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Five Things You Can Do to Feel Better When Depressed or Anxious by Vicki Tillman, M.A., L.P.C.

August 23, 2012

Sometimes life gets hard and it makes you feel depressed or anxious.

The tough part is: Some things in life take a long time to fix.

The good news is: You can start to feel better even though all of life isn’t better.

Here are 5 things you can do:

Breathe.

When you are stressed, you might tend to pant instead of breathe. Deep breathing can help. The increased oxygen you give yourself when you take deep breaths helps lower the stress hormones your body is carrying. Do an experiment: Take three nice, slow, deep breaths. Now repeat that frequently through the day. The result is that over time, you will probably feel a little bit better.

Eat healthy foods.

When you feel anxious or depressed, you might feel like self-medicating with carbohydrates, or sometimes you just don’t feel like eating. The cool thing is that you can start to feel better just by getting some real food into your system: fruits, veggies, protein. Real food carries the micro-nutrients that your body needs to make your neurotransmitters – those important little chemicals in your brain that control mood, metabolism, energy levels, etc. Do an experiment: Eat real foods every day, even if you don’t feel like it.  The likelihood is that you’ll feel a little bit better.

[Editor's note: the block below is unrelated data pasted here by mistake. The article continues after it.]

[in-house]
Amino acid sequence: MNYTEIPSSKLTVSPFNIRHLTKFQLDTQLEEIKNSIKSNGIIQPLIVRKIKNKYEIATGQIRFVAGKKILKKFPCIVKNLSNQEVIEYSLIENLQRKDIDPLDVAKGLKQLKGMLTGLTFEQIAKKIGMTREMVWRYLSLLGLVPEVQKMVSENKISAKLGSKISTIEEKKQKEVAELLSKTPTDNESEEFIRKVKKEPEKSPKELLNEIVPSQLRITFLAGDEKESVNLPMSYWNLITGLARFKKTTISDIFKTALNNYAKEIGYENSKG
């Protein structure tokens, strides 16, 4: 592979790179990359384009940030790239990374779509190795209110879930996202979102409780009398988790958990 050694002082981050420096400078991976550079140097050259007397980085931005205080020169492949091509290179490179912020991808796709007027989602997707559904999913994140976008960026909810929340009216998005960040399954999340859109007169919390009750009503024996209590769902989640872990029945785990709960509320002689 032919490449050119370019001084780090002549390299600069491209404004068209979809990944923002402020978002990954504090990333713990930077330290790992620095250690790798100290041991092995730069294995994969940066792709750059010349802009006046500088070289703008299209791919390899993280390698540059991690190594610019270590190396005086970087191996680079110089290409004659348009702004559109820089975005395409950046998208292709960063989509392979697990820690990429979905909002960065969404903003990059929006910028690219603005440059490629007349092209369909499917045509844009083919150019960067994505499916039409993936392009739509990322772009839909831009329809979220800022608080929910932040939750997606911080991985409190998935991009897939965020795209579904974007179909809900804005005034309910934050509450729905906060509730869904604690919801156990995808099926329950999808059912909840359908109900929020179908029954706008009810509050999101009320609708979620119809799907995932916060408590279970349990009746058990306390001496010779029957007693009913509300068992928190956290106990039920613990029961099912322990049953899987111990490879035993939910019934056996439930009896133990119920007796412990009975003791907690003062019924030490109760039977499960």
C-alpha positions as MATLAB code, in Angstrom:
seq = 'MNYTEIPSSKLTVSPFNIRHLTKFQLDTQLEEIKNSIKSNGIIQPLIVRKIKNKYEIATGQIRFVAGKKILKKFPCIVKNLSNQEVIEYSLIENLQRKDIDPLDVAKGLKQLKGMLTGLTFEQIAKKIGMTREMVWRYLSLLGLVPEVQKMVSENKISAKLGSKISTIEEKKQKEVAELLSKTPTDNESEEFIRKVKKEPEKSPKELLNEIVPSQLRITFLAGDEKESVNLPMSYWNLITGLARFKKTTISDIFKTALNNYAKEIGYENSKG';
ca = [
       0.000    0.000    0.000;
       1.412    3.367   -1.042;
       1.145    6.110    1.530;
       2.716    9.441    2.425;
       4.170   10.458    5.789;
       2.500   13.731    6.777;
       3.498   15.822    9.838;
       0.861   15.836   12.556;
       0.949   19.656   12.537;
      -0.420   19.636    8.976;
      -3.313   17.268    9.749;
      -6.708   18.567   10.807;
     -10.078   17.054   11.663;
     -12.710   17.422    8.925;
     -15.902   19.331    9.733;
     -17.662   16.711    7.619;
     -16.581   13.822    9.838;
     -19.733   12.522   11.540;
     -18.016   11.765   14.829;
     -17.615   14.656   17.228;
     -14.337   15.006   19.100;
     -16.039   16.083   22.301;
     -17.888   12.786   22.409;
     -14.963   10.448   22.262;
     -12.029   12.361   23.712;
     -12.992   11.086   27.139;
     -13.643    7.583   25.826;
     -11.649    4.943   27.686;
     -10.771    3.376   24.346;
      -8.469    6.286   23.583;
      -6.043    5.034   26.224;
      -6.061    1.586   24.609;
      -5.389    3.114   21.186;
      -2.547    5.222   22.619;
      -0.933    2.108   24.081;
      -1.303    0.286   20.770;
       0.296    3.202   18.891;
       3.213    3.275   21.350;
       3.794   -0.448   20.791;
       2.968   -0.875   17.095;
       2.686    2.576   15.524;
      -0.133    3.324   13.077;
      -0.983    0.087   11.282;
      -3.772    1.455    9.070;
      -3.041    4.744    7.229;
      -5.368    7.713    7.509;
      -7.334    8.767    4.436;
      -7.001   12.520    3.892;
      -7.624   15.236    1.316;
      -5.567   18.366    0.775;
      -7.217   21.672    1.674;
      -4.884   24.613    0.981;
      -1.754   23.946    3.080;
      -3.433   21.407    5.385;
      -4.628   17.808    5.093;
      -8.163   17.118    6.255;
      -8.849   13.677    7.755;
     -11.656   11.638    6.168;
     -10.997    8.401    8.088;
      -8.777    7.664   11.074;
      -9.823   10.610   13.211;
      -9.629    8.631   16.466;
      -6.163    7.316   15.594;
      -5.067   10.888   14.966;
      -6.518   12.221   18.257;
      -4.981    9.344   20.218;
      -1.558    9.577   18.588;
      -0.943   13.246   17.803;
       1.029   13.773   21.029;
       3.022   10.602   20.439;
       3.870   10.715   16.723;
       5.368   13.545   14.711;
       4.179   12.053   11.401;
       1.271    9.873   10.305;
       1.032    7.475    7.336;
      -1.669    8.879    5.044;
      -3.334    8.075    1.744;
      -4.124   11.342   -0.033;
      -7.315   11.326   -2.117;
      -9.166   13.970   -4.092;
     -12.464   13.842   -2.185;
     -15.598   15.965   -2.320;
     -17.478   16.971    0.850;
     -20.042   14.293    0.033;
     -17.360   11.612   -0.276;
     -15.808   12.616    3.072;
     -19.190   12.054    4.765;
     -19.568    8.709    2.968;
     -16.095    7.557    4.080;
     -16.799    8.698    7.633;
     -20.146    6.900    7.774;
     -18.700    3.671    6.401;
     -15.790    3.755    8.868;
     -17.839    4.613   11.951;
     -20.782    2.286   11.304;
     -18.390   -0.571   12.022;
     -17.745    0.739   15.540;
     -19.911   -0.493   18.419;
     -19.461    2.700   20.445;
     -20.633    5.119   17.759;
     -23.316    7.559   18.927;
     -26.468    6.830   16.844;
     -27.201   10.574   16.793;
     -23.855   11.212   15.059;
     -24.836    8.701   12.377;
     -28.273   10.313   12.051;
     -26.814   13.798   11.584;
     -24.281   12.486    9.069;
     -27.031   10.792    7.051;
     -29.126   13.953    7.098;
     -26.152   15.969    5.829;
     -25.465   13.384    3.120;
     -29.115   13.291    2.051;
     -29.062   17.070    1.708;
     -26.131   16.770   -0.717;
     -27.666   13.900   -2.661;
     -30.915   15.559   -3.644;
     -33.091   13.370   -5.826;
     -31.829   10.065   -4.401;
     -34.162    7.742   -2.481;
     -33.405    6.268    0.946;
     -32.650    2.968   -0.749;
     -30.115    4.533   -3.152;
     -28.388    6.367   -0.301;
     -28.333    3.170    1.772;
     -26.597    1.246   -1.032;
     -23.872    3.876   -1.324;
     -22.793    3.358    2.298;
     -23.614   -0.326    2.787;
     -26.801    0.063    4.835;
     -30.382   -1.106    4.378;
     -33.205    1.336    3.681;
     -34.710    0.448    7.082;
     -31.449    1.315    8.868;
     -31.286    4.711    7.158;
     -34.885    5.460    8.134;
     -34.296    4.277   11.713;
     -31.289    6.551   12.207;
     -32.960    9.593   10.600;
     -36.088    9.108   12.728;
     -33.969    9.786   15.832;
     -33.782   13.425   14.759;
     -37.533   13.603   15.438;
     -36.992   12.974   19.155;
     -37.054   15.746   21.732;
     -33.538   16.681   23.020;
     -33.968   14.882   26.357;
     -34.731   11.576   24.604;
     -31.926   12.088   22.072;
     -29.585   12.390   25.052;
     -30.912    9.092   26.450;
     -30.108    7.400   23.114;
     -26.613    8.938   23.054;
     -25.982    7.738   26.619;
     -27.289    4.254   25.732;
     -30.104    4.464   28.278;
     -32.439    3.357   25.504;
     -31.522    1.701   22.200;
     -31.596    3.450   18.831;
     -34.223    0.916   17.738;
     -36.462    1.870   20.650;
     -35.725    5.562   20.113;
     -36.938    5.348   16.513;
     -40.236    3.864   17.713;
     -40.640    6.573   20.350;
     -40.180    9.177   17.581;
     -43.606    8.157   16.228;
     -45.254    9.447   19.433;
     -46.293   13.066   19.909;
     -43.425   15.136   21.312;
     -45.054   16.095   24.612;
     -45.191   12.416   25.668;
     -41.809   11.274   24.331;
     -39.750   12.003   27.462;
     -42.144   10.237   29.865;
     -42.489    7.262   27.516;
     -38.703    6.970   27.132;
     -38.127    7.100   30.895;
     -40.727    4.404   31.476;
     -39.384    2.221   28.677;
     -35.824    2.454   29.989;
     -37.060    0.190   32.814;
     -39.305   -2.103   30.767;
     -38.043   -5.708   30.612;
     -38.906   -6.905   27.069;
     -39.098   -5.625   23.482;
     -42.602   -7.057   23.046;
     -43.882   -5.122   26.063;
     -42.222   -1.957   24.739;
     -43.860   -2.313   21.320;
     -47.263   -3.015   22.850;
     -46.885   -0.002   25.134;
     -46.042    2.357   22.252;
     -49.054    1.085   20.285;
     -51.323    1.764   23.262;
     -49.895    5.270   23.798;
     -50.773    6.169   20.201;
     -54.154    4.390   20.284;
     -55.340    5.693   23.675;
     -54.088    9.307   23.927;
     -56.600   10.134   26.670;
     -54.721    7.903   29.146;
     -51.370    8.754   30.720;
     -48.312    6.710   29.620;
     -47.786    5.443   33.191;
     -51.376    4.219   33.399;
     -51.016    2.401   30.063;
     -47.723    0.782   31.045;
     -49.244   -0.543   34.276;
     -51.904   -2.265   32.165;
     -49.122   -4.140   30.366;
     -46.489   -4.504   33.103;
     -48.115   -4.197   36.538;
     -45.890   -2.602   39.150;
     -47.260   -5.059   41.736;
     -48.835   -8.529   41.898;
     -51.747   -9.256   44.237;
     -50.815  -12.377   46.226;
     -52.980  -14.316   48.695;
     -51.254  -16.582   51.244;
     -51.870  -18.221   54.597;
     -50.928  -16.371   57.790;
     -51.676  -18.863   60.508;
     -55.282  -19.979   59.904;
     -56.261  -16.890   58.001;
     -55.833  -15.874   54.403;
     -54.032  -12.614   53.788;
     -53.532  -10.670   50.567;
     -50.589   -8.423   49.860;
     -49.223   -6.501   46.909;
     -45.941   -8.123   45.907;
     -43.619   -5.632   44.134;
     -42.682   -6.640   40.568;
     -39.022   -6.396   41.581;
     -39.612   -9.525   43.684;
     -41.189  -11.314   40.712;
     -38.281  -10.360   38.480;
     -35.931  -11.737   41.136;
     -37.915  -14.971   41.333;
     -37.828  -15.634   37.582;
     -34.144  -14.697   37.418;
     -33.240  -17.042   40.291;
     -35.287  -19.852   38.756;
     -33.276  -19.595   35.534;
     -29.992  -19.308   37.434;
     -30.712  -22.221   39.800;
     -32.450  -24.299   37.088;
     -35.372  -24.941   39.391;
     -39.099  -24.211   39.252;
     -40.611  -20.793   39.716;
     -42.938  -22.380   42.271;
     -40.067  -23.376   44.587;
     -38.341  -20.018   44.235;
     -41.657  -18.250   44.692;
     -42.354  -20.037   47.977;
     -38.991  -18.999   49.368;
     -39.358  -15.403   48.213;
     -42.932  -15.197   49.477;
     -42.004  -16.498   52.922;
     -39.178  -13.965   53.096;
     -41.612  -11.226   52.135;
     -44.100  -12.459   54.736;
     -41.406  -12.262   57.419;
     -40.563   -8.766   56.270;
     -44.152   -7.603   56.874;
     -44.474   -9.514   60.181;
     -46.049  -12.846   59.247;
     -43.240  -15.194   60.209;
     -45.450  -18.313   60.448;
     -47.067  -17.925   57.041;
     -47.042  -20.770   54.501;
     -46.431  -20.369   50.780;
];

Move your body.

Did you know that every time you move a muscle, the nerve that is attached to it fires a little bit of dopamine? Dopamine is a neurotransmitter that helps you have a good mood. Awesome! Do an experiment: Make some sort of movement happen each day. (You don’t have to be the fitness king or queen to do this.) Lots of things count as movement. (You can sit in a chair and move your arms and legs, right?) I’ll bet you’ll feel a little bit better.

Get involved with something.

It is good for people to be around other people and to be involved in a cause. Helping a cause or being involved in an organization helps your brain take a rest from all the other stressors. AND even though you may not be talking at all about your stressors, being around other people is a form of support. Do an experiment: Have coffee with a friend, visit a church, volunteer at an animal rescue, or something… I bet you’ll feel a little bit better.

Talk to a counselor.

This is useful for several reasons: processing stressors with a counselor helps release some of the stress, helps retrain unhelpful thought patterns and behaviors into healthy thinking and choosing, and helps you understand yourself and your situation with fresh insight. Do an experiment: Call PCPC today and make an appointment. I’ll bet you’ll feel a lot better.

 

 

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